Wednesday, August 26, 2009

The Presence of Compassion?

And then there were none --

(Photo Credit: Associated Press, via Wa Po photo gallery)

Senator Edward M. Kennedy, you may have heard, has died. Let the exploitation of his and his family's legacy begin.

(NB: Roxie's World sincerely mourns Sen. Kennedy's passing, but that isn't really what this post is about. If you need to immerse yourself in the first efforts to plumb the meanings of his life and death, his triumphs and his tragedies, then go here, here, or here. Ready for an honest, warts-and-all assessment from a feminist perspective? Go here or here.)

As we were saying, the (brazen, cynical, fauxgressive) exploitation of Kennedy's legacy didn't take long. Local case in point:

At 1:12 this afternoon, Moose received an e-mail from Maryland Governor Martin O'Malley, himself a telegenic Irish pol with large ambitions, honoring the late senator as "a great champion of progress." O'Malley invoked the Irish poet John O'Donohue, who, says the gov, "taught us that the most powerful type of presence that any person can bring to this world is the presence of compassion." Kennedy, he notes, no doubt with a tear in his Irish eye, "had that presence of compassion." So, he seems to imply, does Martin O'Malley: "Senator Kennedy believed that each of us can make a difference in this world. By carrying forward his compassionate spirit and his causes, we can honor that belief -- and all he did in his own life to make a difference."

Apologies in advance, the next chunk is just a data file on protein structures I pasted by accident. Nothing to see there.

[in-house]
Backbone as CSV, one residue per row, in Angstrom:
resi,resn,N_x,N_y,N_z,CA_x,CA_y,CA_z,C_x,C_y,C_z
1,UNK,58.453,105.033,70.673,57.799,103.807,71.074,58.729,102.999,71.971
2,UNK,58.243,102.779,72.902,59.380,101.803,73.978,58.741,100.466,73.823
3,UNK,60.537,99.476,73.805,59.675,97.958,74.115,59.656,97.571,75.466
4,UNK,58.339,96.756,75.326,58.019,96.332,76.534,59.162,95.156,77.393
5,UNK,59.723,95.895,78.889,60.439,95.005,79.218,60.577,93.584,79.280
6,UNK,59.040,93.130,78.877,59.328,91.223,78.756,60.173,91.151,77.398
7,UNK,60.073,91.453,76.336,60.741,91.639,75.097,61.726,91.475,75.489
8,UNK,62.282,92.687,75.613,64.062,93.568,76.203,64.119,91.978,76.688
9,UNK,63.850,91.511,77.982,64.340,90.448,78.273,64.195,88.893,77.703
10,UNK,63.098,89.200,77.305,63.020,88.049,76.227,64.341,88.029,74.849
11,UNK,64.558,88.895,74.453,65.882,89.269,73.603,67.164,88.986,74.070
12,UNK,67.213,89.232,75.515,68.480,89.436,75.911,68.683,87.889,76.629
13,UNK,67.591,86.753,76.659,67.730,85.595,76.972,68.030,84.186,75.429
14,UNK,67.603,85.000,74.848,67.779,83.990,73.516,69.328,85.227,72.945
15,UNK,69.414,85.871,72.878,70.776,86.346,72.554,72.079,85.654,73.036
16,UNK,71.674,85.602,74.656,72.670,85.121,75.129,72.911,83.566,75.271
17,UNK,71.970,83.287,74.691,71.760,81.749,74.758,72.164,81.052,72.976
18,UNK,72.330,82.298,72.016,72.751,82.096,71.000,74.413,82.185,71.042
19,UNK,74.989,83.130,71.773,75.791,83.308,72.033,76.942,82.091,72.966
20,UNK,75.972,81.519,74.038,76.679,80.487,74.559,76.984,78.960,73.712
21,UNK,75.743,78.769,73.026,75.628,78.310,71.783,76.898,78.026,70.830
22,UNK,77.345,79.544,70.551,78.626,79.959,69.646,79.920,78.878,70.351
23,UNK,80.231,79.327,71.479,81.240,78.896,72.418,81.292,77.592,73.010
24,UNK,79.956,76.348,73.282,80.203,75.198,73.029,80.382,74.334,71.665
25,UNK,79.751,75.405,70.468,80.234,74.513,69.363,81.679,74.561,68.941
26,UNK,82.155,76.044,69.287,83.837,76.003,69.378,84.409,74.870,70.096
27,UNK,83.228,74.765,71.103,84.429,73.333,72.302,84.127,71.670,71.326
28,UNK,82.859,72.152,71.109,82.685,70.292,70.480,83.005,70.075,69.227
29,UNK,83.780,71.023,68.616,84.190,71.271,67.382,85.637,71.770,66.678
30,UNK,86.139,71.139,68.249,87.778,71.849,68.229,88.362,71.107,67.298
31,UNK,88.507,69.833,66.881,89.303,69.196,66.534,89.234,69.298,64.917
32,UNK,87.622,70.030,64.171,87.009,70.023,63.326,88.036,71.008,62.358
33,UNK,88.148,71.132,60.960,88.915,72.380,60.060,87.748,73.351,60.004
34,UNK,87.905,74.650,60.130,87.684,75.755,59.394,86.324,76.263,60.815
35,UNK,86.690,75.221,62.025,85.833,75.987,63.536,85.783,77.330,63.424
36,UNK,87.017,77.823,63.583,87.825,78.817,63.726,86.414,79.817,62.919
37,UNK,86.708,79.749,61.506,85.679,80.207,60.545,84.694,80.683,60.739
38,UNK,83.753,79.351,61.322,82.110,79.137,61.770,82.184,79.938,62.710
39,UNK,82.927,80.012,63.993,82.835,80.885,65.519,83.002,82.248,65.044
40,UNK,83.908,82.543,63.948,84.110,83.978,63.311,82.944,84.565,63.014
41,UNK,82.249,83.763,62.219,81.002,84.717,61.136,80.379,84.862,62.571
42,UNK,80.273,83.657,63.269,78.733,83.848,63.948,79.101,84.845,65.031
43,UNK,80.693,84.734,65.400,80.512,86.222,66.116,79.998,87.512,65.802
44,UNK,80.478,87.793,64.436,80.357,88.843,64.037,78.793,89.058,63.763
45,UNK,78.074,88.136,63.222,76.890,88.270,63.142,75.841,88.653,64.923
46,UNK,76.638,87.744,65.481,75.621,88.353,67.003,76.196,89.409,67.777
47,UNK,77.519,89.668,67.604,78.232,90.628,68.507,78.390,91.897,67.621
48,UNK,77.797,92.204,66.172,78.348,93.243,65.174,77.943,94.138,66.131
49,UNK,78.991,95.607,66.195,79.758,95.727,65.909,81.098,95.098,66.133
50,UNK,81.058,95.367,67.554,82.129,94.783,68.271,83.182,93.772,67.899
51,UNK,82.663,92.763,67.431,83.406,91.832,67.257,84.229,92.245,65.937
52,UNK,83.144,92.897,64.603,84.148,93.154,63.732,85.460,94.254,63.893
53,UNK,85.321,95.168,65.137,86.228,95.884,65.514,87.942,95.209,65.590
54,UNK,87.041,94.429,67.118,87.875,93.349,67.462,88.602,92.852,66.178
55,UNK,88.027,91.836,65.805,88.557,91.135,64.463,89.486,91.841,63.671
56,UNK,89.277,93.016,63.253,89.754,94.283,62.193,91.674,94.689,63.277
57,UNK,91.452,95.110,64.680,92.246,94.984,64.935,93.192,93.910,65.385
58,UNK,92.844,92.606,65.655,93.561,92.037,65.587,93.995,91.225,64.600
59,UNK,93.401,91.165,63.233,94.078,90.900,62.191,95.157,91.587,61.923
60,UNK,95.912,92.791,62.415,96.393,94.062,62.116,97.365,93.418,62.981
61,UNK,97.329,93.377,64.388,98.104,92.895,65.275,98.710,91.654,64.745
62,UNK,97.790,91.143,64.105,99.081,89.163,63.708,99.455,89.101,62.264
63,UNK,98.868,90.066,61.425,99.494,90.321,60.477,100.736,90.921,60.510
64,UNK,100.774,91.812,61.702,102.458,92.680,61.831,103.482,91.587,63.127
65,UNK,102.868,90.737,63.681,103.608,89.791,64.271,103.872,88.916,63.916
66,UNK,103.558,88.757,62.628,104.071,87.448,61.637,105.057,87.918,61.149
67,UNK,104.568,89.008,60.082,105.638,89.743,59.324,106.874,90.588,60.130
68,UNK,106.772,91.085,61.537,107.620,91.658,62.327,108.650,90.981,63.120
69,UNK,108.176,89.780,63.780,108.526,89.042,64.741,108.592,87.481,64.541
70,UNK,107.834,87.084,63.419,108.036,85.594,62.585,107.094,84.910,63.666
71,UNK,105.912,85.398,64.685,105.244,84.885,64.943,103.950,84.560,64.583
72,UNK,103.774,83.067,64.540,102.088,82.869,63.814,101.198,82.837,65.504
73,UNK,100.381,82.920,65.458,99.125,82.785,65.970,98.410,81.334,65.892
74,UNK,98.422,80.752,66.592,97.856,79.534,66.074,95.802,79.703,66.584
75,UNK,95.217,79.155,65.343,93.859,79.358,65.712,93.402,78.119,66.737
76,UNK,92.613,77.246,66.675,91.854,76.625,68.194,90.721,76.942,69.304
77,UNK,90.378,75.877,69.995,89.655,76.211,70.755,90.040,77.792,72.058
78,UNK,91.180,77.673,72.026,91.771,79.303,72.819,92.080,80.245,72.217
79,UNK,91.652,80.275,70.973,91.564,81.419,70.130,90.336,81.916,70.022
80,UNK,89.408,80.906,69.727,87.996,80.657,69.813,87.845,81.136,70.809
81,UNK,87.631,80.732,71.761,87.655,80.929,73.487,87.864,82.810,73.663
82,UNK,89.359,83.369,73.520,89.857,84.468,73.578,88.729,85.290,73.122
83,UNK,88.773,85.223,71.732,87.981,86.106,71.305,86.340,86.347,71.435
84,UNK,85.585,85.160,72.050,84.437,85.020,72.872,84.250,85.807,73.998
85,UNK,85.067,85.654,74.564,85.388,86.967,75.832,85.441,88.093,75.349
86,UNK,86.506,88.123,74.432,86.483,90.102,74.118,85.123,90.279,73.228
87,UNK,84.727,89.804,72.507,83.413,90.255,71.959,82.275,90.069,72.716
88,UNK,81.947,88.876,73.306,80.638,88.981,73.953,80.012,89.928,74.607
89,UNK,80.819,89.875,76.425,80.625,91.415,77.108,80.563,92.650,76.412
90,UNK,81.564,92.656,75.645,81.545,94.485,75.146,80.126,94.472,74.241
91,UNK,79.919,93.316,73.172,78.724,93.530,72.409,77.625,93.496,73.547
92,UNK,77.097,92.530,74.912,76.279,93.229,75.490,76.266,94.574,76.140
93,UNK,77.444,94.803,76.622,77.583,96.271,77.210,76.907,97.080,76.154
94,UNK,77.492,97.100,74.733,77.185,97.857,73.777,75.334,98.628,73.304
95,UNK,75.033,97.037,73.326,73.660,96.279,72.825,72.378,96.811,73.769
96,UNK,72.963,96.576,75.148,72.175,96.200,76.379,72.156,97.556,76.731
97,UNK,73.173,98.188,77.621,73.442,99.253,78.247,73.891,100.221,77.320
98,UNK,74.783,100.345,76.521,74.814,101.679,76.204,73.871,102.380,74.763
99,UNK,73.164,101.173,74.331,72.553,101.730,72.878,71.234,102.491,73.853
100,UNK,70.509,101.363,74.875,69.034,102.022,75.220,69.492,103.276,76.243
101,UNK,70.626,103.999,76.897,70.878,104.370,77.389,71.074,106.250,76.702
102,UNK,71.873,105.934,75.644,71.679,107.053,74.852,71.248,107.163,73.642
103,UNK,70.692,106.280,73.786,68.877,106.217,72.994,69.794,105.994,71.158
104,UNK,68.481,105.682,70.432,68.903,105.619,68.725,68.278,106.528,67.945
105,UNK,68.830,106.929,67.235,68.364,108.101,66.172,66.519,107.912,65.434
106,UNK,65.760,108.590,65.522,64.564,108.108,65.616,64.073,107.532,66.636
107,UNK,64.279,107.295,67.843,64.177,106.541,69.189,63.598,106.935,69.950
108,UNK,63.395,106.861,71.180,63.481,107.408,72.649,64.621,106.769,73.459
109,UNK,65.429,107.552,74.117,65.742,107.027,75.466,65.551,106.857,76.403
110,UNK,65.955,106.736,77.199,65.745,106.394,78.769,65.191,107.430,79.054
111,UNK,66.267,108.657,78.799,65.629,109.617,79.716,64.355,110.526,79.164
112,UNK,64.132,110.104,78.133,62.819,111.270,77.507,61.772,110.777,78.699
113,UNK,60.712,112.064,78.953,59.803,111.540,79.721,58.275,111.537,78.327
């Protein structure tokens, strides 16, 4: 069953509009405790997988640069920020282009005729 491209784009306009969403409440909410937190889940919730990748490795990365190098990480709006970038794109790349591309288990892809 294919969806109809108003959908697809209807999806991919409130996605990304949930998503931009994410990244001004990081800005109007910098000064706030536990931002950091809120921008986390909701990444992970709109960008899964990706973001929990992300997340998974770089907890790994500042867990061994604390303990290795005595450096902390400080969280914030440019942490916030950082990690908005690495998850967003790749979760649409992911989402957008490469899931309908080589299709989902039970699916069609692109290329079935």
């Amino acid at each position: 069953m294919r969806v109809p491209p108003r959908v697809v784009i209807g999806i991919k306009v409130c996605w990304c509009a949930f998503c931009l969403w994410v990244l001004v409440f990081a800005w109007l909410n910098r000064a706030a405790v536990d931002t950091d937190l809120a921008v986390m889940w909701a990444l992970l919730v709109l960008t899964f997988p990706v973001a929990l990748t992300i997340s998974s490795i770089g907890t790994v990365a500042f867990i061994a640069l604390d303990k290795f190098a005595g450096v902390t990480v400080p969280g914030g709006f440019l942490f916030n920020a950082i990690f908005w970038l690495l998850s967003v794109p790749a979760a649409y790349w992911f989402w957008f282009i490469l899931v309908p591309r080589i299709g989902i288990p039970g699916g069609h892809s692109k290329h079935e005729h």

Incredibly, just nine minutes earlier, Moose received another message from Gov. O'Malley announcing that the state's Board of Public Works had approved his plan for $454 million in budget cuts, cuts that will be achieved in part through layoffs and furloughs -- of up to 10 days -- for most of the state's 70,000 employees and "slash more than $210 million in funding for road maintenance, health care, community colleges and police funding in Baltimore and the 23 counties," according to the Baltimore Sun.